|FROM ||Ruben Safir
|SUBJECT ||Re: [NYLXS - HANGOUT] Google Loses Copyright Case In Belgium
|From owner-hangout-at-mrbrklyn.com Sat Feb 17 10:30:22 2007
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Date: Sat, 17 Feb 2007 10:30:15 -0500
From: Ruben Safir
To: David Sugar
Cc: einker , hangout-at-mrbrklyn.com
Subject: Re: [NYLXS - HANGOUT] Google Loses Copyright Case In Belgium
References: <8753839c0702140724s3ed4ba8ex30578a676d481479-at-mail.gmail.com> <20070217140531.GC9180-at-fencepost.gnu.org>
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On Sat, Feb 17, 2007 at 09:05:31AM -0500, David Sugar wrote:
> There are a number of implications to consider. At least in the
> American tradition, the special privileges the press enjoys are based in
> part on the idea of their special role in providing information to the
> public and in serving the public interest. When the fundimental right
> and ability of the public to be informed is held hostage to copyright
> holders in this way, citizens are reduced to sharecroppers in their own
> society (yes, I am paraphrasing from Ruben ;). Hence, I see it as a
> much larger issue than simply that of copyright overreach.
There are two things about this. First, google doesn't copy the news
content. They use excerps and links. If that is not fair use, we are
indeed is serious trouble. I doubt this case is going to be allowed to
seriously define news distribution and if it does, then we have a serious
opening for political work with a well funded contributor.
Secondly, this news agency is dumb as a rock, and its stock holders
should be abandoning ship. I google delists from from their news and search
engines, they are damaged a great deal as they will virtually disapear from
> einker wrote:
> > Now it seems News content can be copyrighted ......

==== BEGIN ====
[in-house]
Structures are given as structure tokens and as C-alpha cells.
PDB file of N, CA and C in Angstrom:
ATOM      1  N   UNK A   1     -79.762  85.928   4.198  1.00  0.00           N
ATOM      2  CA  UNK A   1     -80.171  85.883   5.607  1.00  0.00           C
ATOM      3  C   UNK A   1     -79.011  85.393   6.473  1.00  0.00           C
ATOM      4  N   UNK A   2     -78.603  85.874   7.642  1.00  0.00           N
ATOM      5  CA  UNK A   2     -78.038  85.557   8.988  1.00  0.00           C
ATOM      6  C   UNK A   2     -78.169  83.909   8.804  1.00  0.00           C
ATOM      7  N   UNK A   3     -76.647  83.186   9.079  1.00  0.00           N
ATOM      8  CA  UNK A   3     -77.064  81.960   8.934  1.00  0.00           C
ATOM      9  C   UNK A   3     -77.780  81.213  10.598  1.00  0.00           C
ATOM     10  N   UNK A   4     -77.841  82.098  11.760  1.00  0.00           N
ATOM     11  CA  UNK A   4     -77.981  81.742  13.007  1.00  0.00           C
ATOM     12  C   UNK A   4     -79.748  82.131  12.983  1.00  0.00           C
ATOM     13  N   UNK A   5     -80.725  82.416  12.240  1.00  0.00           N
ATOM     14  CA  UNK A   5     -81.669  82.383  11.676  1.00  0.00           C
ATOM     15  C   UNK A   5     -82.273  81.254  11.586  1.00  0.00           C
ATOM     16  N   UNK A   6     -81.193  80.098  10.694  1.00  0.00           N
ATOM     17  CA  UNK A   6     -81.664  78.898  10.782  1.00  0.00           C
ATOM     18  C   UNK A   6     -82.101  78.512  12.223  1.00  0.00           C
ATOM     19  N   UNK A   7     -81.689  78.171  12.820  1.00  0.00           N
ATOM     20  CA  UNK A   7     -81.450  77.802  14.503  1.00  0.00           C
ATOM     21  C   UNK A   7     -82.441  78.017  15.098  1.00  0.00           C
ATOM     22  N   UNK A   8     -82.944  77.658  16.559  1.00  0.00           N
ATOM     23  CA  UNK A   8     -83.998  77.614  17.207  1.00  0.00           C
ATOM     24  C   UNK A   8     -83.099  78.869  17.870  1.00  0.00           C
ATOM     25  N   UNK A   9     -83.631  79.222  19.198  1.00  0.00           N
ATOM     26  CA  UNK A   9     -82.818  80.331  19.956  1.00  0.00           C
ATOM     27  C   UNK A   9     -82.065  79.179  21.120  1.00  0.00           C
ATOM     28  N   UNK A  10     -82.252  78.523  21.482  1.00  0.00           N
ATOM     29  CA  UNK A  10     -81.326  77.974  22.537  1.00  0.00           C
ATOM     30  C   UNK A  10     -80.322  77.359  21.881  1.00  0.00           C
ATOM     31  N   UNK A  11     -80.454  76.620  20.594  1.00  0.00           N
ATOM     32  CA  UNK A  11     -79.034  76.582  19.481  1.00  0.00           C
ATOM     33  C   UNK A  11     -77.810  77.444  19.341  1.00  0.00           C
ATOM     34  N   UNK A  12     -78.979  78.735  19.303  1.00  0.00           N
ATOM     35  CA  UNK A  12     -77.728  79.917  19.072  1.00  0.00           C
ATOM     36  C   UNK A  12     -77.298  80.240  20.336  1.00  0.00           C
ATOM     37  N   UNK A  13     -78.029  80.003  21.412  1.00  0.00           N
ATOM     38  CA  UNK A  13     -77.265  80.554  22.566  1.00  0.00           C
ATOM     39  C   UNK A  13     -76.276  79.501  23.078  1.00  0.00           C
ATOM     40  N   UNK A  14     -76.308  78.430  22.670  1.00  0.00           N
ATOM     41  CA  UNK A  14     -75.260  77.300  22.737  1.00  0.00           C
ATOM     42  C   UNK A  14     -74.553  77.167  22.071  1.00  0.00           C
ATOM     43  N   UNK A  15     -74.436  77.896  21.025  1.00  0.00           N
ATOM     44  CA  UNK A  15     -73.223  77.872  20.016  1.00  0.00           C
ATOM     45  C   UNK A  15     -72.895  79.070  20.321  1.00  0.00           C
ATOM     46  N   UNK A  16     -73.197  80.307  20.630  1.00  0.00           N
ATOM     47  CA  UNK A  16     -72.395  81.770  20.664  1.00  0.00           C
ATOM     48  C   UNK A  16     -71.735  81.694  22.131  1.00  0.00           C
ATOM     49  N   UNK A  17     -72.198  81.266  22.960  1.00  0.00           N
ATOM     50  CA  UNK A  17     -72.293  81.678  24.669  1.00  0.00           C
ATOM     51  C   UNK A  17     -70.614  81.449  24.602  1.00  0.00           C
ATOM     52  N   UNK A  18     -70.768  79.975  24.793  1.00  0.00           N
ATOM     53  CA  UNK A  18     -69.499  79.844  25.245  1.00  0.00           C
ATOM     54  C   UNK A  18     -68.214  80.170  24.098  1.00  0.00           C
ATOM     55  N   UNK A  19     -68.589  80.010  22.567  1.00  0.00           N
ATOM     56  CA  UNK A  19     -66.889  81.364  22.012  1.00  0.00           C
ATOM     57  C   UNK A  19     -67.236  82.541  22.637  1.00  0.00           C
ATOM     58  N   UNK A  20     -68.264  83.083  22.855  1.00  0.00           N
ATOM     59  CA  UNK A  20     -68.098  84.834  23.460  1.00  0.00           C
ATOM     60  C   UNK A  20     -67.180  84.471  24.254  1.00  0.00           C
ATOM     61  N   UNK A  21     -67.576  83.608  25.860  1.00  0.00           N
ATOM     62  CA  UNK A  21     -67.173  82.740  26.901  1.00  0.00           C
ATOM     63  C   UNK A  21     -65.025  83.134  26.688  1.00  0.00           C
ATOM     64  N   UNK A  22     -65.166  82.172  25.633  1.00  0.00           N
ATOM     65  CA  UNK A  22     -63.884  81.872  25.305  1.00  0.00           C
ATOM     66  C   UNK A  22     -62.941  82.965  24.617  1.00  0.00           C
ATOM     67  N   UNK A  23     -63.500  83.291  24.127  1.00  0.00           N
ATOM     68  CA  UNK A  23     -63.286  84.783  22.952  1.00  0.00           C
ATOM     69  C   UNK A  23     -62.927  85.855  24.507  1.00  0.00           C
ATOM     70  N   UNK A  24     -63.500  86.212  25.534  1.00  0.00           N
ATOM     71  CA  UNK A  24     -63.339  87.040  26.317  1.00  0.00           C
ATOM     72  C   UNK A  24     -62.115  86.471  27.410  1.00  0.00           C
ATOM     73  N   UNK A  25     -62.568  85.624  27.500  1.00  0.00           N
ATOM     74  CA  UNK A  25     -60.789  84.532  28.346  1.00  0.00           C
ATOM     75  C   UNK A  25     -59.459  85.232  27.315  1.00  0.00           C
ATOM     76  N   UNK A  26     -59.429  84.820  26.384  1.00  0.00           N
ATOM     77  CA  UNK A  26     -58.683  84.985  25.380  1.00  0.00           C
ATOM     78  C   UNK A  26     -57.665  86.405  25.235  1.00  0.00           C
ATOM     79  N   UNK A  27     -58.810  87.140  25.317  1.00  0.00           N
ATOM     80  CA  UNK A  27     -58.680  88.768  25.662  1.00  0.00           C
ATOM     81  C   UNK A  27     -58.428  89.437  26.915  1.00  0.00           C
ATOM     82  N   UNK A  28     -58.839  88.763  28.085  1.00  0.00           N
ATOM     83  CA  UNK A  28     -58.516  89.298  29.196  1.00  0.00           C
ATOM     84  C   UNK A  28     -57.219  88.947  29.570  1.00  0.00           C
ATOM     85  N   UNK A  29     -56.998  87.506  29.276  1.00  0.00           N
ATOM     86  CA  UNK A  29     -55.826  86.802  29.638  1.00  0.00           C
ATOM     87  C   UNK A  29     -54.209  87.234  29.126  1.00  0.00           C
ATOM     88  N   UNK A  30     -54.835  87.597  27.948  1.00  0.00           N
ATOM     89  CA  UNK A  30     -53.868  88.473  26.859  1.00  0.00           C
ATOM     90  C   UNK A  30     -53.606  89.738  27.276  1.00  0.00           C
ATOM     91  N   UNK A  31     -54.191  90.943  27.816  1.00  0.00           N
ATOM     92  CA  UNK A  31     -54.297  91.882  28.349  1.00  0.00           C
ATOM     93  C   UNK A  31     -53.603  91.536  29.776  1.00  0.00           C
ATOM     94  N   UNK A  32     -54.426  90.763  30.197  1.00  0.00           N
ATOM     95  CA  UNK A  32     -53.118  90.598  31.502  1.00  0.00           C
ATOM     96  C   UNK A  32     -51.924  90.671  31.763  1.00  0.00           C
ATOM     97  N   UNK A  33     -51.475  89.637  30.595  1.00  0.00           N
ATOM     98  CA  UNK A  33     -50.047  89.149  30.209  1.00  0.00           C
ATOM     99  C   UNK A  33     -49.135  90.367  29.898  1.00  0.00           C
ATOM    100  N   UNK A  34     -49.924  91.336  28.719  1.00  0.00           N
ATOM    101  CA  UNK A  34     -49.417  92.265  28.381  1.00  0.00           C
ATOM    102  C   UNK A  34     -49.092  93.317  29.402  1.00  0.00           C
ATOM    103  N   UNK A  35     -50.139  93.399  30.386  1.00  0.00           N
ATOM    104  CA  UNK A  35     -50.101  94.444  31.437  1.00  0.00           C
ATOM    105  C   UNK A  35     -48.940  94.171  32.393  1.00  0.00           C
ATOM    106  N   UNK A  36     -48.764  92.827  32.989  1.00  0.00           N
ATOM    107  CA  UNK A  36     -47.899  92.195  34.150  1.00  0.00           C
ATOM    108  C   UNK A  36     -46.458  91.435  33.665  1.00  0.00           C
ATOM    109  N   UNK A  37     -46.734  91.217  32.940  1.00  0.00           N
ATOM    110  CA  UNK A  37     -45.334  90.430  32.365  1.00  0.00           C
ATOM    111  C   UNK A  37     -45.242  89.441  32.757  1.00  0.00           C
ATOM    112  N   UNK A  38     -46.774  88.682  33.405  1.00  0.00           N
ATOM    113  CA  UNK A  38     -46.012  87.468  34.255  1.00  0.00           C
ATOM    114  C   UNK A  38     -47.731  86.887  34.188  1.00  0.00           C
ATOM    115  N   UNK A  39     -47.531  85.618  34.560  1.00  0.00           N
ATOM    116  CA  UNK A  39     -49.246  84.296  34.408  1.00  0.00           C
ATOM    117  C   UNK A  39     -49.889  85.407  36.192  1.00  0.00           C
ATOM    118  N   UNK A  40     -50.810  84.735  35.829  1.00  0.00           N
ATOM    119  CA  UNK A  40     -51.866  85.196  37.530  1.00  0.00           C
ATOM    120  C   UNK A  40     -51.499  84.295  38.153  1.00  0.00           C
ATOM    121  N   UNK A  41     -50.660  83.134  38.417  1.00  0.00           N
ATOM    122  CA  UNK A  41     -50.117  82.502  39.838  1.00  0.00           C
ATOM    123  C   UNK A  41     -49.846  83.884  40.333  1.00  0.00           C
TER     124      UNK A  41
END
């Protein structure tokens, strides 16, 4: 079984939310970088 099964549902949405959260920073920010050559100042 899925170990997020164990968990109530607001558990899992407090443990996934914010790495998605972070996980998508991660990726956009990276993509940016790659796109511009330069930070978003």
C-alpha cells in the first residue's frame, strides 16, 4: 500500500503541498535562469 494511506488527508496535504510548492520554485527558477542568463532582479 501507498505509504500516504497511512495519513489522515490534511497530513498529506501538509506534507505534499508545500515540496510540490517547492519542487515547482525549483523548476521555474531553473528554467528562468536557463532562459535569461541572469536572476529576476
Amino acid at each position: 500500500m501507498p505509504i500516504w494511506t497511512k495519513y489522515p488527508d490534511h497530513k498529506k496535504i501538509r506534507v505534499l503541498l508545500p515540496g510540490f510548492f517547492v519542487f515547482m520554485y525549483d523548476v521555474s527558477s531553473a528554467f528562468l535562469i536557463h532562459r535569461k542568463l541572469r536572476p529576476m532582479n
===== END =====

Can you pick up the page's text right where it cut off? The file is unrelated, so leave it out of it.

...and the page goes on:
> > Google Loses Copyright Case In Belgium
> > A court ruled that Google violated the law by publishing copyrighted
> > content without permission on Google News and ordered the infringing
> > articles, pictures, and links removed.
> > http://www.informationweek.com/news/showArticle.jhtml?articleID=197005871
> > By *Thomas Claburn*
> > InformationWeek
> > Feb 13, 2007 04:00 PM
> > A court in Belgium ruled Tuesday that Google violated the law by publishing
> > copyrighted content without permission on
> > GoogleNews
> > and ordered the infringing articles, pictures, and links removed.
> > Google expressed disappointment with the judgment and promised to appeal.
> > "We believe that Google News is entirely legal," a
> > company spokesperson says. "We only ever show the headlines and a few
> > snippets of text and small thumbnail images. If people want to read the
> > entire story they have to click through to the newspaper's Web site. Search
> > tools such as Google Web
> > Searchand
> > Google News are of real benefit to publishers because they drive
> > valuable traffic to their Web sites and connect them to a wider global
> > audience."
> > Google may have a point: According to
> > statisticsprovided